The topic is getting some play in the blogosphere due in part to the post on this matter by Sean Carroll (the physicist at Cal Tech, not the eve-devo biologist) on the Edge question of the year (see here and find his contribution on page 202-3). At any rate, there has been some interesting discussion from people in other areas that you might be interested in looking at (here, here, and here). The discussions give subtle takes on Popper's falsificationist dicta, all recognizing that the (at least common) understanding of Popper is way off. Pigliucci notes the problems that the Duhem-Quine thesis raise, i.e. the observation that theories are never tested directly but always rely on many auxiliary assumptions that can serve to insulate a thesis from direct empirical refutation. The discussion is interesting and may serve to temper simple minded resort to the falsificationist gambit.
One thing, however, that seems not to have been mentioned is that quite often we can find evidence for claims that are not falsifiable: for example, the germ theory of disease postulated germs as agents of disease transmission. It's not clear that existential statements are falsifiable, viz. the absence of attested black swans does not imply that black swans don't exist. We make many such existential claims and then go out and look for instances, e.g. germs, black holes, Higg's particles, locality conditions, etc. In other words, we often actively look for confirmatory evidence for our claims rather than looking to refute them. In fact, I might go further, in the early exploratory phase, finding evidence for one's views is actually more important that finding evidence that could refute them. Good ideas start out life as very fragile. There is always tons of apparent evidence that "refutes" them. Indeed, the more daring the proposal, the more likely it appears to be false (and perhaps the more likely that it is false). So, what does one do? Look for places where it works! And this is a smart thing to do. It is always fair to ask someone why their proposal matters. One way that it can matter is that it does something interesting, i.e. solves a puzzle, explains recalcitrant data, predicts a new kind of object etc. Evidence in favor of a proposal is what allows one to make demands on a rational listener. So, falsification as a strategy is useful, but only after a proposal has gained admittance as a live possibility and admission to this august group is paid for in verifications.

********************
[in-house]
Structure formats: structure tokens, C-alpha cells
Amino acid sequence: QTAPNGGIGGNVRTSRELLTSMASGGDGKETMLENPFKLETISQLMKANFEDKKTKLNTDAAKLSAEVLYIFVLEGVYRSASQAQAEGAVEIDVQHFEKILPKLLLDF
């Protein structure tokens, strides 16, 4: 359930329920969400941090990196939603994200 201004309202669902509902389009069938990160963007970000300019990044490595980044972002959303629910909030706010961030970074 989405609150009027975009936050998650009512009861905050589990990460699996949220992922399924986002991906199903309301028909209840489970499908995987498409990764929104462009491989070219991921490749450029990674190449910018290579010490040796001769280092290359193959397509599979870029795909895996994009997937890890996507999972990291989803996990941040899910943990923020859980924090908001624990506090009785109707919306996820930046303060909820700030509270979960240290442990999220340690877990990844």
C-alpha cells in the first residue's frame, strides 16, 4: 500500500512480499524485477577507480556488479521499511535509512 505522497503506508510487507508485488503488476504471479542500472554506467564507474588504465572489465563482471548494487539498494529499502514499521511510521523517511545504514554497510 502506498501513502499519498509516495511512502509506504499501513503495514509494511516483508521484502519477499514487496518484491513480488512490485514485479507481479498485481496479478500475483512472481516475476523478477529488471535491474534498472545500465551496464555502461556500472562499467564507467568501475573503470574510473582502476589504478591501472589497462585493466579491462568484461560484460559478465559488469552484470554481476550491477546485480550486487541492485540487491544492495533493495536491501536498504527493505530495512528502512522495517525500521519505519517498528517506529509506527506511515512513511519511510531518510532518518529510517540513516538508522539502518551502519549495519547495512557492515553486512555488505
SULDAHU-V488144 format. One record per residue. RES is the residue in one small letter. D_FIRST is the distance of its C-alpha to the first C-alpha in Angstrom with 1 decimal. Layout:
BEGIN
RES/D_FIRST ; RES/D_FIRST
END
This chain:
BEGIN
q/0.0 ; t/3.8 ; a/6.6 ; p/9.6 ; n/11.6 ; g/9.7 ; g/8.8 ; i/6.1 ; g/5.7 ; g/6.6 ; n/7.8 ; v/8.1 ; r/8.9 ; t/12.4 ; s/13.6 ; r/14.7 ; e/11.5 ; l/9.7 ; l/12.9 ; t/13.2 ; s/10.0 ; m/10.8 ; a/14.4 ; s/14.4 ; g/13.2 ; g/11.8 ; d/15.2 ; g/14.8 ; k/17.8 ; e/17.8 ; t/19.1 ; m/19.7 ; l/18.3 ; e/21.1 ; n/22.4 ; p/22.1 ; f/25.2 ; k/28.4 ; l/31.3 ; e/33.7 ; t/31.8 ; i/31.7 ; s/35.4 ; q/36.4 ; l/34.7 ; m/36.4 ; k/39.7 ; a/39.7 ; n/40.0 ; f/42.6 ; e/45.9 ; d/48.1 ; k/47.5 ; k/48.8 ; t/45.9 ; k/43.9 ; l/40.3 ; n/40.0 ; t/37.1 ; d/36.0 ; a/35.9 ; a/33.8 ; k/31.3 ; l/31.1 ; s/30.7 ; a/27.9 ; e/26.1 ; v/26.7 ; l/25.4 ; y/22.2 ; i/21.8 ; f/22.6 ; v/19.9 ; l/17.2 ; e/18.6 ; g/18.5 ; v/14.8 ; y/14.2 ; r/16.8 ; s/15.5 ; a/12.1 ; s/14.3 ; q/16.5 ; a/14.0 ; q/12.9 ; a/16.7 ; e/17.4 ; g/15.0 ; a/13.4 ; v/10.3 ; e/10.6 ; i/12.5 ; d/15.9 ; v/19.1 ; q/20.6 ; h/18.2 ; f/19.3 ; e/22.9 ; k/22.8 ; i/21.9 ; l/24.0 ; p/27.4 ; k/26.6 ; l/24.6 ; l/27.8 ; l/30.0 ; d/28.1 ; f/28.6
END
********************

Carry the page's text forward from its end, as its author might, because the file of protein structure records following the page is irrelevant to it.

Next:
At any rate, the discussion is pretty good and there are links to other matters that might matter. It's always nice to see how others flounder with these large methodological concerns. Enjoy.